A Treasury Department
said that the guidance from Treasury and Internal Revenue
Service (IRS) officials clarified the requirements for
making these rollovers, which must be made directly to the
custodian or trustee of the HSA.
Authority for the rollover came from the Tax Relief and Health Care Act of 2006, enacted December 20, 2006, which allowed employers to amend their health FSAs or HRAs, with balances on September 21, 2006, to allow a one-time HSA rollover by 2012 (See Bush Signs Bill Enhancing HSA Offerings ).
The rollover to an HSA must not exceed the lesser of the balance in the health FSA or HRA on September 21, 2006, or as of the date of the distribution, according to the guidance.
Generally, under the new rules, in order to receive the favorable tax treatment, the necessary actions include (by year end):
- Amending the plan,
- Electing the rollover by the employee,
- Freezing the year-end balance; and
- Transferring the funds by the employer within two and a half months after the end of the plan year and result in a zero balance in the health FSA or HRA.
Under special transition relief for amounts remaining at the end of 2006, however, there is no requirement to freeze the year-end balance in the health FSA or HRA, and the amendment, election, and transfer must be completed by March 15, 2007, according to the latest notice.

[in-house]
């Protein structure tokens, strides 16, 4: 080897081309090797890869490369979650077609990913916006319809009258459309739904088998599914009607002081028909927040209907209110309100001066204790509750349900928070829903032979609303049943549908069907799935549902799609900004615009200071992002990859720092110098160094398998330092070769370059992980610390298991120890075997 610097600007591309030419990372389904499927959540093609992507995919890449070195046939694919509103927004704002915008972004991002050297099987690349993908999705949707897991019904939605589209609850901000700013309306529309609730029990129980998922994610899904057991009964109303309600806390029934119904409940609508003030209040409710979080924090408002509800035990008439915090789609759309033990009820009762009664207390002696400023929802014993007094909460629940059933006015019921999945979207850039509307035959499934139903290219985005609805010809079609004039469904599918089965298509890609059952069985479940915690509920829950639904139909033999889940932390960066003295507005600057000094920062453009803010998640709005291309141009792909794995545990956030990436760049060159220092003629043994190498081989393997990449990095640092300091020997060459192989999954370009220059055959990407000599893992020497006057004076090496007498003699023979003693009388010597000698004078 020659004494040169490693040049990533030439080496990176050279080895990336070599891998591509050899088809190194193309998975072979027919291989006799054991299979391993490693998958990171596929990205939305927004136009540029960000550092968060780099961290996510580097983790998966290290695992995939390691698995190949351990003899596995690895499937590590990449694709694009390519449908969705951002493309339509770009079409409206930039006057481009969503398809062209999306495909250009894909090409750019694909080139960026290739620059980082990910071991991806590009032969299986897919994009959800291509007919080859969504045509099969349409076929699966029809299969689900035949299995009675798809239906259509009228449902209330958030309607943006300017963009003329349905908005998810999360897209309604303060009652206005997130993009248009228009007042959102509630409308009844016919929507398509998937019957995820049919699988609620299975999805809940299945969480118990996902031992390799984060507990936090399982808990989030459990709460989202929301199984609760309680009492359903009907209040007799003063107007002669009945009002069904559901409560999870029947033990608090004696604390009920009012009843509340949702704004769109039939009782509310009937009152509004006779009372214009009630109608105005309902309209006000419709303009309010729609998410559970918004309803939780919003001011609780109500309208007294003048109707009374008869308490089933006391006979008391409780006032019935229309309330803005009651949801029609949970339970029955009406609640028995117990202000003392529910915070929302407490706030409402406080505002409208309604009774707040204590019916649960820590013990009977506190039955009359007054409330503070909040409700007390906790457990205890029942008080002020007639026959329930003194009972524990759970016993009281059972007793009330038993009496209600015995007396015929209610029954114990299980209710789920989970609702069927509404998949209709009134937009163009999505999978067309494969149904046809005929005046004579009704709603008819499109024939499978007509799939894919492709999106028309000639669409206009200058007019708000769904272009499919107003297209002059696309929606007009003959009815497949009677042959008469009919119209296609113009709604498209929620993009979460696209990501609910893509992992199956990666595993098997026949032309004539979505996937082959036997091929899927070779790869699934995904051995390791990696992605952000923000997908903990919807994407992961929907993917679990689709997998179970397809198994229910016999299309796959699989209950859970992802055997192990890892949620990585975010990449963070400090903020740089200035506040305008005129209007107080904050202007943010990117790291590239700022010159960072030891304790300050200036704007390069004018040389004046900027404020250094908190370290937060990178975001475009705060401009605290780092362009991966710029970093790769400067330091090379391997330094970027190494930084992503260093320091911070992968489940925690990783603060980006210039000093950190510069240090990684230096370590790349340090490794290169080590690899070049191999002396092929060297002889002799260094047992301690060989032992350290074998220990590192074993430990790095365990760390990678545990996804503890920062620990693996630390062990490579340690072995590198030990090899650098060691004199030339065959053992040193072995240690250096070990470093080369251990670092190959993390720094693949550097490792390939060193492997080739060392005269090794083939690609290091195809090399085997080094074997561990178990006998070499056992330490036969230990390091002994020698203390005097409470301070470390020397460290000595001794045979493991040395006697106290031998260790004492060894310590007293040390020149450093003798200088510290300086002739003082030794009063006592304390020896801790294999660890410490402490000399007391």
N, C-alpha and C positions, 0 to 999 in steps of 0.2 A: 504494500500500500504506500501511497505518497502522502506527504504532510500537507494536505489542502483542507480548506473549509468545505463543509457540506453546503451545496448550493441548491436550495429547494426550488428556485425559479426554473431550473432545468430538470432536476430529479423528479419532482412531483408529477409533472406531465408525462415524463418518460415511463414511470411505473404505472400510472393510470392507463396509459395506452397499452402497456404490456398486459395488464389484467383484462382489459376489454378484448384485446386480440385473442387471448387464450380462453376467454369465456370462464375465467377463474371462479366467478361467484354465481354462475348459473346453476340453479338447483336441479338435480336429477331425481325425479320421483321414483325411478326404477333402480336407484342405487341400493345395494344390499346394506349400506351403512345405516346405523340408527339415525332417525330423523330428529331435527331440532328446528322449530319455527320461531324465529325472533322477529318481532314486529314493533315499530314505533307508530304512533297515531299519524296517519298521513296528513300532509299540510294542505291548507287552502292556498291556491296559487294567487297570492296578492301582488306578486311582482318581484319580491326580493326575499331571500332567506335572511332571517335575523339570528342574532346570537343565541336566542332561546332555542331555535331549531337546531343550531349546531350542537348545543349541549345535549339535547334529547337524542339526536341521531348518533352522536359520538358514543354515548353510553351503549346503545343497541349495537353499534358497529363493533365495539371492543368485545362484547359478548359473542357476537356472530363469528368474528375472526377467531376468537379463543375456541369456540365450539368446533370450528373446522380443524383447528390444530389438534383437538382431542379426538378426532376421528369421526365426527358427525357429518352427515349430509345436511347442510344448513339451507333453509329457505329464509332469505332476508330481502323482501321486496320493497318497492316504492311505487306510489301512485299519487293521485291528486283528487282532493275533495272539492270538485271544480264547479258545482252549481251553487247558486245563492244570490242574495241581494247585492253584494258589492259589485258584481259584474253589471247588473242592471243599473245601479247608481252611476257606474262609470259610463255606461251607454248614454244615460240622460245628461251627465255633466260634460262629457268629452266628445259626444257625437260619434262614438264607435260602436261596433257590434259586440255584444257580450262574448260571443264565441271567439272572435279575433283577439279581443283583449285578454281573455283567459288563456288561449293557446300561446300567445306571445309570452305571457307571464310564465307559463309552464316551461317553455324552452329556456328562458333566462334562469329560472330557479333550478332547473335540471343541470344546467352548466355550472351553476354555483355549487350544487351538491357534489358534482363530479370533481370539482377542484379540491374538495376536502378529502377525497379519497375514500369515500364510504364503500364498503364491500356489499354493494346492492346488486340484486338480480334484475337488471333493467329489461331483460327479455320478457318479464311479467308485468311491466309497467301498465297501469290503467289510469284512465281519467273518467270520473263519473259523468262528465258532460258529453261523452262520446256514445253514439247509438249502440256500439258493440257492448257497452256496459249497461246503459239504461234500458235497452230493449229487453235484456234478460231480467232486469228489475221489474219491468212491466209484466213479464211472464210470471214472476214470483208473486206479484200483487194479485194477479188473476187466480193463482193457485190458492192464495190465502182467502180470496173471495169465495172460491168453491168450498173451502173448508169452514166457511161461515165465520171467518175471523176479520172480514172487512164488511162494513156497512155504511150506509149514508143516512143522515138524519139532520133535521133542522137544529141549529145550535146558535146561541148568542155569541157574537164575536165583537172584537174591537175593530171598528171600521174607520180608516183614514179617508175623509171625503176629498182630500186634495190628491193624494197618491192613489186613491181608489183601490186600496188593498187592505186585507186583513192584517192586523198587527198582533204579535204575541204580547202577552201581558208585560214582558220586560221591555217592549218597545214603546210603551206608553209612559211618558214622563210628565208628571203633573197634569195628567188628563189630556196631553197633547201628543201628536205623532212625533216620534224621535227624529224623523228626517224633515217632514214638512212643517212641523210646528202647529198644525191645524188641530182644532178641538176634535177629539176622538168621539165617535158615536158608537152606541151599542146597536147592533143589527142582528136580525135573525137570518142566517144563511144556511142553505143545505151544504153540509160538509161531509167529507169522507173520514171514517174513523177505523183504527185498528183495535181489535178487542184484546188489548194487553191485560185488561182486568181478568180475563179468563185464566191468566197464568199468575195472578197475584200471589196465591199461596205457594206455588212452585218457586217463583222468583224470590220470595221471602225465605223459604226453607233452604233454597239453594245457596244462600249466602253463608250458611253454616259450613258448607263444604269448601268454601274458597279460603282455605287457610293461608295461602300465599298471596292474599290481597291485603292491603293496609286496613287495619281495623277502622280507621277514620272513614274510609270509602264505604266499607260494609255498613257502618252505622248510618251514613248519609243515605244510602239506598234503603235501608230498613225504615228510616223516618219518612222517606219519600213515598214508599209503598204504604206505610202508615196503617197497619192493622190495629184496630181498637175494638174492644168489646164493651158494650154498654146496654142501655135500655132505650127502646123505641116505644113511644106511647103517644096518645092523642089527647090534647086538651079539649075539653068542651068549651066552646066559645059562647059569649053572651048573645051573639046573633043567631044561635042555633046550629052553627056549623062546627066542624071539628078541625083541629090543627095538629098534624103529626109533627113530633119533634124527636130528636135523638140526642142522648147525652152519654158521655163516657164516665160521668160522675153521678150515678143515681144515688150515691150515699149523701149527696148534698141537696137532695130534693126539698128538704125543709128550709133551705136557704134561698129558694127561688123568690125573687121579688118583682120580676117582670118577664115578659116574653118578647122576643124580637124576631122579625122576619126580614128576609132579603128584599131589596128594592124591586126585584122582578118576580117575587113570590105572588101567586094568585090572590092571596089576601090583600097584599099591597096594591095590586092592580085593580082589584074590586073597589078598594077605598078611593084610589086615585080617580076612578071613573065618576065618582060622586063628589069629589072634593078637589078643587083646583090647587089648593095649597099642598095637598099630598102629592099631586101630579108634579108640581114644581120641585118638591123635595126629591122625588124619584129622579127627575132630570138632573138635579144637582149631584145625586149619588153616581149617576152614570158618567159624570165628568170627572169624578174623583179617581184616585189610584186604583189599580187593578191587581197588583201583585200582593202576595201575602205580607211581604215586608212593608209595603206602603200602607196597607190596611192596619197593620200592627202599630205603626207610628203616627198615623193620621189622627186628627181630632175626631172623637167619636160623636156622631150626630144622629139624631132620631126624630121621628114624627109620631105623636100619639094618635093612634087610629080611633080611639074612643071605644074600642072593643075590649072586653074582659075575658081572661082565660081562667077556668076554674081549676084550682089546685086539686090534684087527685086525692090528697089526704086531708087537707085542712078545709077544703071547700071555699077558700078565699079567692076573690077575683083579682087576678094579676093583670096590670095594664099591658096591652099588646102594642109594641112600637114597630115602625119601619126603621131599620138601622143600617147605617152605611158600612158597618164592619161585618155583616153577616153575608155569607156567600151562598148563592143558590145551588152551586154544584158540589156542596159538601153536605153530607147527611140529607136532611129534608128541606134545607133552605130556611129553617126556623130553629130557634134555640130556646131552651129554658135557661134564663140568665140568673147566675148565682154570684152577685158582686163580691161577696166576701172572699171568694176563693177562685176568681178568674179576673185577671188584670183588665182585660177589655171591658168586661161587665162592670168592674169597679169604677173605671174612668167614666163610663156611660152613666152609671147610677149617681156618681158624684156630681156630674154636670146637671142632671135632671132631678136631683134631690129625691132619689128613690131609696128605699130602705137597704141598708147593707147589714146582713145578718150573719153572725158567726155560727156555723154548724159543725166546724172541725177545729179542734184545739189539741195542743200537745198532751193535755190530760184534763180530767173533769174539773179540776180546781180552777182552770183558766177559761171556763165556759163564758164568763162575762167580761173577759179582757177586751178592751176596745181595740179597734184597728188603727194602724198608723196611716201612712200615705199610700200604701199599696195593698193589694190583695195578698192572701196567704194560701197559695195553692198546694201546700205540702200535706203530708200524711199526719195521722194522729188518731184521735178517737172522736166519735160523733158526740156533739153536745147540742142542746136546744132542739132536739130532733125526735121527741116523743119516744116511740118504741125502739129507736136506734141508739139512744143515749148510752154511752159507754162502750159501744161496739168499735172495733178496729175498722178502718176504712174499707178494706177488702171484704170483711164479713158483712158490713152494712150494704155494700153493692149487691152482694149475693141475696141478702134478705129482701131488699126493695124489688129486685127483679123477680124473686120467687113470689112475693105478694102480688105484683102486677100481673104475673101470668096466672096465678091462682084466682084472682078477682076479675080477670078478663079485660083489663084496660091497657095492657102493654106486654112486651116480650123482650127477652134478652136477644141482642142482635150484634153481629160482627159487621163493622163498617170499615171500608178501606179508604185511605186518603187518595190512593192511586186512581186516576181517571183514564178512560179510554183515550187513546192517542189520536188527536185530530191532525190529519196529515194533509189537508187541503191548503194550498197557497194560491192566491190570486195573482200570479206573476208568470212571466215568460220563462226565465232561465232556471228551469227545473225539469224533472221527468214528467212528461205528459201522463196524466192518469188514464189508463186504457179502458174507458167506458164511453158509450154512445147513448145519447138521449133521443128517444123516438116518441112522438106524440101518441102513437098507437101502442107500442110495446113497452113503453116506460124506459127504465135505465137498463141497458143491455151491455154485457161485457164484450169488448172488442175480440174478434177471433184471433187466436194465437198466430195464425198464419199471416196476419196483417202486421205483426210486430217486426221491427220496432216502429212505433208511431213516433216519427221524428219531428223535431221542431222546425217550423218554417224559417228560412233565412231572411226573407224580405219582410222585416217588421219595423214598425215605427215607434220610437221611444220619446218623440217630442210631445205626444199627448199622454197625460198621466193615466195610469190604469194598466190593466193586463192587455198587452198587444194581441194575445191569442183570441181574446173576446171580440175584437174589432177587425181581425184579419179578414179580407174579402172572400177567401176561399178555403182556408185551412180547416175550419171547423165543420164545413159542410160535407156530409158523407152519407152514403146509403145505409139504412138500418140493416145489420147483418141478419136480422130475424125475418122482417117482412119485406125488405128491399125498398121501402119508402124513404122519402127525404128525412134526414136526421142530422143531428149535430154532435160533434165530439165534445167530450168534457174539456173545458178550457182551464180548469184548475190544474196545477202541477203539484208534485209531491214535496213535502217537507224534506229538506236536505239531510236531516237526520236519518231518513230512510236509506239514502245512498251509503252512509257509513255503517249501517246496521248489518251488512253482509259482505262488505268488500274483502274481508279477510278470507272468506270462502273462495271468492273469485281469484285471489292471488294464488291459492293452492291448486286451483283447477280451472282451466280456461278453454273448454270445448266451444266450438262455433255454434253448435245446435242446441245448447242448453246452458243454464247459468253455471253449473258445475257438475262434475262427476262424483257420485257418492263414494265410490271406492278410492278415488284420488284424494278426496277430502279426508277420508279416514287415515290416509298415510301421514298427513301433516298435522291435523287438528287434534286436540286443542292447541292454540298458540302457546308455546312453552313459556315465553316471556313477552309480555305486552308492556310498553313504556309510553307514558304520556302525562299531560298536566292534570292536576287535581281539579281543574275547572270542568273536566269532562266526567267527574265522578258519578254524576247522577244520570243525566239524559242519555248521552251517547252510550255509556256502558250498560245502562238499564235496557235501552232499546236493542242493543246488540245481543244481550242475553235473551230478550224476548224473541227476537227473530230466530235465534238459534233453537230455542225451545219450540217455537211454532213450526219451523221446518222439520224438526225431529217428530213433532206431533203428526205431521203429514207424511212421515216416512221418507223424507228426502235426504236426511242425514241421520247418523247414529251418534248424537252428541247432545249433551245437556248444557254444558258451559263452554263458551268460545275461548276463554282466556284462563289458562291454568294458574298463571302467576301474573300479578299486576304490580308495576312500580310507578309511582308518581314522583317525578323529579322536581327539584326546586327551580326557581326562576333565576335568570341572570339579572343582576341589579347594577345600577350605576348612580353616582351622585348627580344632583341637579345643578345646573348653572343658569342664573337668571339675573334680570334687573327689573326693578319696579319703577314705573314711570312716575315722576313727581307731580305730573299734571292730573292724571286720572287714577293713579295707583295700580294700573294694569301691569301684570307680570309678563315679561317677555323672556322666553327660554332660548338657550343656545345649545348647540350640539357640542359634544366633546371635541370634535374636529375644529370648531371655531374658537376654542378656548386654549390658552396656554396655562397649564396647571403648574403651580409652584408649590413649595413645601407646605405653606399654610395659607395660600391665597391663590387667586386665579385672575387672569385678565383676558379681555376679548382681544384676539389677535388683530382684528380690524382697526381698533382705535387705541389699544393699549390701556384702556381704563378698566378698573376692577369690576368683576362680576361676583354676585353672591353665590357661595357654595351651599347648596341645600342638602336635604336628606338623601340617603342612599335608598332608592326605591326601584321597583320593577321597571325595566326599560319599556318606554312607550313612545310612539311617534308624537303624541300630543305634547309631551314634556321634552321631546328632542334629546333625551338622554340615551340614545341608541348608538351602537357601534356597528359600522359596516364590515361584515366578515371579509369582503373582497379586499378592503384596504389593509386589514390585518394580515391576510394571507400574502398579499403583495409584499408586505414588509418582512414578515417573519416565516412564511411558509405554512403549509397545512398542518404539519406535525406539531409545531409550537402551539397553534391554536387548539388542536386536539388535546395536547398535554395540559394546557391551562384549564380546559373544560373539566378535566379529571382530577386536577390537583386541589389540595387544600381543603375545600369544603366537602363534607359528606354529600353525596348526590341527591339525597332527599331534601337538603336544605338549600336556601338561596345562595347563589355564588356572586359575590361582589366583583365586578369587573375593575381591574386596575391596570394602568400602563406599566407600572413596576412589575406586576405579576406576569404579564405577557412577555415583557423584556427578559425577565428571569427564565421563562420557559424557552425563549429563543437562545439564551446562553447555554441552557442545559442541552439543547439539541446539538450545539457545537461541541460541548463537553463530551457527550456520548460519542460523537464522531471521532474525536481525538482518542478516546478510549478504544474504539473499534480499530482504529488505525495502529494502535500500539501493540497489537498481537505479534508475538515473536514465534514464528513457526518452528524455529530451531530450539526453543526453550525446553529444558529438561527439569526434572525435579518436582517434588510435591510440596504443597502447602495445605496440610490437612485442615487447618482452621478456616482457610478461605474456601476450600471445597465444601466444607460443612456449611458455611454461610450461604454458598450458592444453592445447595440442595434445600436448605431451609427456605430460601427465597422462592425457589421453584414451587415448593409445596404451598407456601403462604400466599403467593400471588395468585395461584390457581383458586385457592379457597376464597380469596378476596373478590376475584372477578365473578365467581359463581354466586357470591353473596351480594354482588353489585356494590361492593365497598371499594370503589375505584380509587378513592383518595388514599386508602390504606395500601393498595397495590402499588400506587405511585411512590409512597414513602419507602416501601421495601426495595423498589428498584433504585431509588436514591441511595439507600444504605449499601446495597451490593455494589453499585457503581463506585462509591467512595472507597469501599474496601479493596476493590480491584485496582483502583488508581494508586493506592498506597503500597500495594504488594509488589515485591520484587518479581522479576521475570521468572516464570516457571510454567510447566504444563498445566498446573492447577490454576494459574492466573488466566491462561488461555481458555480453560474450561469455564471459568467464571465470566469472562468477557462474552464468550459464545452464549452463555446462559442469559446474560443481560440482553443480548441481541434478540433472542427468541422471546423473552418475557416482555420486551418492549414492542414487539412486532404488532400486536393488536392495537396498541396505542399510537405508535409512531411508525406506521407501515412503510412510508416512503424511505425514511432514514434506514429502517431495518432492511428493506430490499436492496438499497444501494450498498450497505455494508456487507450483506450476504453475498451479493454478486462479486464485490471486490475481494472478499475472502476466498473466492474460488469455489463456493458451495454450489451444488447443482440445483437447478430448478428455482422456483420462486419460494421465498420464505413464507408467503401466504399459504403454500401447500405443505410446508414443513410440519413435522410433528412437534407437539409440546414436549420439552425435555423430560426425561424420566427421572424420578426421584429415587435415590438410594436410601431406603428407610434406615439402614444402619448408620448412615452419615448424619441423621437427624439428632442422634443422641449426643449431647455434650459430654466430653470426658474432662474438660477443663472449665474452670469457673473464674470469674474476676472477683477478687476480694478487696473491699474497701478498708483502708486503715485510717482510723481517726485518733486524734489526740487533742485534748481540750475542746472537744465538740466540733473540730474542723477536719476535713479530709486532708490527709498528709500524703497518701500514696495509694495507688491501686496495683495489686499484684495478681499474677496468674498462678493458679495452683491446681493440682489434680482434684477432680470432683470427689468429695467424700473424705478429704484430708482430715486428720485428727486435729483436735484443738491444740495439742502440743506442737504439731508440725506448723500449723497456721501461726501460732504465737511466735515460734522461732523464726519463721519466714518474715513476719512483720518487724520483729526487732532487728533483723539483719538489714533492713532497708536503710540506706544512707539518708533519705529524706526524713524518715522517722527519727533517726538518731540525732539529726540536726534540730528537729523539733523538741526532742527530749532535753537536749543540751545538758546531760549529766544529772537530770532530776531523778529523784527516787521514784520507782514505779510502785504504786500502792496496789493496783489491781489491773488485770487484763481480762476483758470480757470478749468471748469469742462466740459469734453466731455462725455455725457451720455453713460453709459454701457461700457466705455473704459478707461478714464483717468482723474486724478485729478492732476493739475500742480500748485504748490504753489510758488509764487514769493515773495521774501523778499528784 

According to the guidance, the new law does not change the requirement that unused amounts remaining at the end of a health FSA’s plan year must be forfeited in the absence of a grace period.
So, regulators pointed out, if a health FSA does not have a grace period, unused amounts remaining at the end of the plan year are forfeited and generally cannot be transferred through a qualified HSA distribution to an HSA after the end of the plan year.
Citing numerous hypothetical examples, the regulators also discussed how employees’ eligibility for such rollovers is determined under a variety of timing situations and plan types.
The latest guidance is here .